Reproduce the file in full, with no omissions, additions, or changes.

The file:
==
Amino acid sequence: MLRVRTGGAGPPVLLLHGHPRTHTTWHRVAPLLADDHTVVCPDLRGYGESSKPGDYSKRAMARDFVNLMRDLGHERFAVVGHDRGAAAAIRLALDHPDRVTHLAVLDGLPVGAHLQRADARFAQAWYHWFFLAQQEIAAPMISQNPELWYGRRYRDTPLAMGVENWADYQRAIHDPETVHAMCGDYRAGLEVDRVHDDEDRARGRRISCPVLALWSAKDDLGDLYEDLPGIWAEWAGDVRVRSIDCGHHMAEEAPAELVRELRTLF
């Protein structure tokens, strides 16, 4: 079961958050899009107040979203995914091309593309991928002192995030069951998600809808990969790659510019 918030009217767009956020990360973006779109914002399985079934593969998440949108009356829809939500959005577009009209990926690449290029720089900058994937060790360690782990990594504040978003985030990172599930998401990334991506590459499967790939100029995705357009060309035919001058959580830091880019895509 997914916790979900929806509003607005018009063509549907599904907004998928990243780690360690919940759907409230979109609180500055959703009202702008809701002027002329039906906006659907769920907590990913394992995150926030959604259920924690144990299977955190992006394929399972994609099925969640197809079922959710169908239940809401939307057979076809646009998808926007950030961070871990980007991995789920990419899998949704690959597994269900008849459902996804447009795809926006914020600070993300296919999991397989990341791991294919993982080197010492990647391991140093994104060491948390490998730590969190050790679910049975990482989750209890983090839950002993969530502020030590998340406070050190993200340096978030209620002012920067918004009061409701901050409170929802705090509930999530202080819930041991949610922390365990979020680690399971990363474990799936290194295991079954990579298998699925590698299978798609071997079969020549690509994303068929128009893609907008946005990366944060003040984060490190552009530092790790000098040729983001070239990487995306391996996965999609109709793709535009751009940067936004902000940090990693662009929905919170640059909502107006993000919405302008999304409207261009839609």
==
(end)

Amino acid sequence: MLRVRTGGAGPPVLLLHGHPRTHTTWHRVAPLLADDHTVVCPDLRGYGESSKPGDYSKRAMARDFVNLMRDLGHERFAVVGHDRGAAAAIRLALDHPDRVTHLAVLDGLPVGAHLQRADARFAQAWYHWFFLAQQEIAAPMISQNPELWYGRRYRDTPLAMGVENWADYQRAIHDPETVHAMCGDYRAGLEVDRVHDDEDRARGRRISCPVLALWSAKDDLGDLYEDLPGIWAEWAGDVRVRSIDCGHHMAEEAPAELVRELRTLF
């Protein structure tokens, strides 16, 4: 079961958050899009107040979203995914091309593309991928002192995030069951998600809808990969790659510019 918030009217767009956020990360973006779109914002399985079934593969998440949108009356829809939500959005577009009209990926690449290029720089900058994937060790360690782990990594504040978003985030990172599930998401990334991506590459499967790939100029995705357009060309035919001058959580830091880019895509 997914916790979900929806509003607005018009063509549907599904907004998928990243780690360690919940759907409230979109609180500055959703009202702008809701002027002329039906906006659907769920907590990913394992995150926030959604259920924690144990299977955190992006394929399972994609099925969640197809079922959710169908239940809401939307057979076809646009998808926007950030961070871990980007991995789920990419899998949704690959597994269900008849459902996804447009795809926006914020600070993300296919999991397989990341791991294919993982080197010492990647391991140093994104060491948390490998730590969190050790679910049975990482989750209890983090839950002993969530502020030590998340406070050190993200340096978030209620002012920067918004009061409701901050409170929802705090509930999530202080819930041991949610922390365990979020680690399971990363474990799936290194295991079954990579298998699925590698299978798609071997079969020549690509994303068929128009893609907008946005990366944060003040984060490190552009530092790790000098040729983001070239990487995306391996996965999609109709793709535009751009940067936004902000940090990693662009929905919170640059909502107006993000919405302008999304409207261009839609």